Trio of evolutionary biologists caution against rushing mitochondrial replacement trials

September 20, 2013 by Bob Yirka, Medical Xpress report
Trio of evolutionary biologists caution against rushing mitochondrial replacement trials
A human ovum is fertilised using IVF techniques

(Medical Xpress)—Three evolutionary biologists with ties to research facilities in the U.K., Germany and Australia have published a Policy Forum piece in the journal Science suggesting that governmental agencies slow the rush to allow mitochondrial replacement (MR) therapy to undergo clinical trials. A trial is currently on track in the U.K. that could lead to the in vitro fertilization (IVF) technique being made available to the British public as early as 2015.

MR has been developed as a means of helping people with mitochondrial have healthy babies. Women with such mutations tend to have babies with a wide variety of which quite often prevent them from surviving into . MR involves removing the pronuclei from a fertilized embryo and inserting it into an embryo that has been donated by another woman—the pronuclei from the donor embryo is discarded. The end result is a single embryo with the original mother's pronuclei and the donor's mitochondria—placed into the of the original mother leading to the birth of a child. Thus far the technique has led to the birth of four offspring by a macaque mother—who are now three years old. Testing in humans has only gone so far as the blastocyst stage, approximately 5 days after fertilization. Because results so far have shown such promise, the U.K.'s IVF governing body, Human Fertilisation and Embryology Authority, wants to start clinical trials of the technique using volunteer women, as soon as possible.

Klaus Reinhardt, Damian Dowling and Edward Morrow write in Science, that they are concerned that the rush to clinical testing might be premature. They suggest the government wait for more research to be conducted before running trials that could conceivably result in babies being born with . At issue is the DNA present in mitochondria—though there is just a very small amount of it, the researchers are worried that not enough testing has been conducted regarding its interaction with the DNA found in the pronuclei. They point out that some research has suggested there may be problems with matching in some circumstances leading to birth defects. They note also that the macaque offspring haven't even reached adulthood yet, which means no one yet knows if they will develop defects, such as problems with fertility.

The trio is not suggesting work be stopped on the technique or that it's dangerous, immoral or wrong (as others have claimed), they simply believe that more time should be devoted to testing before taking a leap of faith that the technique will work as hoped in humans, resulting in a human being who had no say in the decision making process.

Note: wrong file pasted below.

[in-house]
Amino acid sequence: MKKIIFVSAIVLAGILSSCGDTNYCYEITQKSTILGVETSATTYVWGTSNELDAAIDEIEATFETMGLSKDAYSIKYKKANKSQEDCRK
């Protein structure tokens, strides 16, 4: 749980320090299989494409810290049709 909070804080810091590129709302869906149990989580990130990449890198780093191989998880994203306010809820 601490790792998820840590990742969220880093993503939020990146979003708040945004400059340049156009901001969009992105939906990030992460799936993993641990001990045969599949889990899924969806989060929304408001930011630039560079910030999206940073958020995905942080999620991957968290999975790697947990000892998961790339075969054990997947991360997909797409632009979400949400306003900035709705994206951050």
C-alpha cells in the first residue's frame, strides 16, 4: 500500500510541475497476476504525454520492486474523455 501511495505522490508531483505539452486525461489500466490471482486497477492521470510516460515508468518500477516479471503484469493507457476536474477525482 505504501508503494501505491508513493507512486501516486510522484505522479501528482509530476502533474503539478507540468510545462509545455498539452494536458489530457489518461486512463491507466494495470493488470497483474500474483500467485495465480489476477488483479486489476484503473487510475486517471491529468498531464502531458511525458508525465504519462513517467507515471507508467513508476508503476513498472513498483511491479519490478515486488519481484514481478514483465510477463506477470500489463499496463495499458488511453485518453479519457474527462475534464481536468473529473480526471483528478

Explore further: Researchers develop new tool to find molecular changes in embryos

More information: Mitochondrial Replacement, Evolution, and the Clinic, Science 20 September 2013: Vol. 341 no. 6152 pp. 1345-1346 DOI: 10.1126/science.1237146

Mitochondrial diseases [often caused by mutations in mitochondrial DNA (mtDNA)] can manifest in a range of severe symptoms, for which there are currently no cures (1). The diseases are passed from mothers to offspring. Intense research efforts have recently focused on a germline therapeutic strategy to prevent the inheritance of disease-causing mitochondria. However, although there has been increased government interest, especially in the United Kingdom, for using this approach to treat patients, there are reasons to believe that it is premature to move this technology into the clinic at this stage.

Press release

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not rated yet Sep 20, 2013
Cancer is a mitochondrial disease, therefore repairs to the mitochondria may have benefit.
Due to the large number of cells one would have to favour a vector of some sort.
not rated yet Sep 22, 2013
One assumes that similar experiments were carried out on shorter lived models such as mice - before primate models. If there was no indication of birth defects in mice, there is a high probability there will not be in primates, but not absolute certainty. Also, most developmental defects are likely to be apparent in in the first three years of development in clinically well monitored primates. All things considered, human trials using patients with greater risk levels to their disease particulars, than those risk levels possible but not probable in the this research should make their own decisions.

We have to remember that there will always be risks to clinical research trials, what is important is that those risks are in context and perspective to the absolute risks without the research. That and that there will always be those that object, because it is an easy way to be notable if they are correct, and more than likely forgotten if they are wrong. That's the world we live in.

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